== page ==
South London rapper and actor Loyle Carner has been receiving plaudits across the board for his thoughtful and disarmingly honest lyrics, making him one of UK hip hop’s most exciting new talents. Still only 21 despite sounding wise beyond his years, Ben Coyle-Larner uses his Loyle Carner monikker to spit bars over spacious beats and live instrument backings, often dealing with emotive matters with a mix of brutal honesty and outstanding sensitivity. Undisputably one of the best wordsmiths to burst onto the scene in the last year, here are five reasons why we’re tipping Loyle Carner as one to watch in the coming months.
Florence [Ft. Kwes]
Featuring vocals from talented London producer Kwes, this sparsely backed track employs a bare bones beat, slow, deep piano chords and Loyle’s sweet musings on interacting with the younger sister that he’d always wanted. Fantastically warm lyrics show the sensitive side of the young wordsmith, who has also shown off his brotherly traits by setting up a cooking school for young kids with ADHD.
Another heartfelt passage as the young rapper presents a tribute to his late father, Steven Vengeance, through a track named after Man United legend Eric Cantona, his dad’s hero. Emotional, poignant and overwhelmingly personal, Loyle deals with the sad content with elegance and a strong sense of perspective, leaving it on a hopeful note with the line “forget a heathen… I need something to believe in”.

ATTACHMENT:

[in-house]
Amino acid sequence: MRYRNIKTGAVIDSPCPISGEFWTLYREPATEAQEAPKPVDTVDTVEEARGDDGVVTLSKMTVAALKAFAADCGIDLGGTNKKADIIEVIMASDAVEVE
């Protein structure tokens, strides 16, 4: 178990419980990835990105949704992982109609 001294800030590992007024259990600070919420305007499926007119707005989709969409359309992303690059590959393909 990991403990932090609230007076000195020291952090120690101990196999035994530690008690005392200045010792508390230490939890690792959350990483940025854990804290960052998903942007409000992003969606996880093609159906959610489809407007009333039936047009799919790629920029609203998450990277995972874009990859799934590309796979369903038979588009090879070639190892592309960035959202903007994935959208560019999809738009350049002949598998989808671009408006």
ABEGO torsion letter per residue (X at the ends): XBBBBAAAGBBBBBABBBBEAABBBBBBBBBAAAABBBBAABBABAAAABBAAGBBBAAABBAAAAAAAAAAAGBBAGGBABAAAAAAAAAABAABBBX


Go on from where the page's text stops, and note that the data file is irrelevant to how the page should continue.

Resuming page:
Ain’t Nothing Changed
The video kicks off with another reference to Cantona, perhaps again alluding to the shockwaves left by his father’s passing, and the track deals with the inner city stresses of an ambitious youth trying to make it in the real world. A sax that teases for a while before unleashing its soulful hum would have stolen the show were it not for the stunning lyricism that has become a trend in Carner’s tracks.
Money’s on the mind again but it’s less a lamentation this time and more a statement of intent; music’s the aim of the game in this one as Carner and Rebel Kleff take time out to assert their arrival. There’s a lot of talent on show over the unobtrusive beats and scuzzy guitars, but whilst they’re certainly not short of the arrogance necessary to make it in rap circles, these two don’t seem interested in the excessive braggadocio that often accompanies it.
Stars & Shards
The guitar on this one is a real treat, riffing lazily through staccato strums as Ben recounts the decline of a small-time drug dealer. Clever words throughout make this one an engaging listen, with lines like “Cutting more lines than disabled kids up in Thorpe Park” providing a side of dark humour that you’ll feel a bit guilty for laughing at.
FAO UK hip hop heads: Loyle Carner can be caught live in Sheffield, Birmingham and Bristol in October, with tickets already on sale.
Words by Andrew Kemp
Photo courtesy of Loyle Carner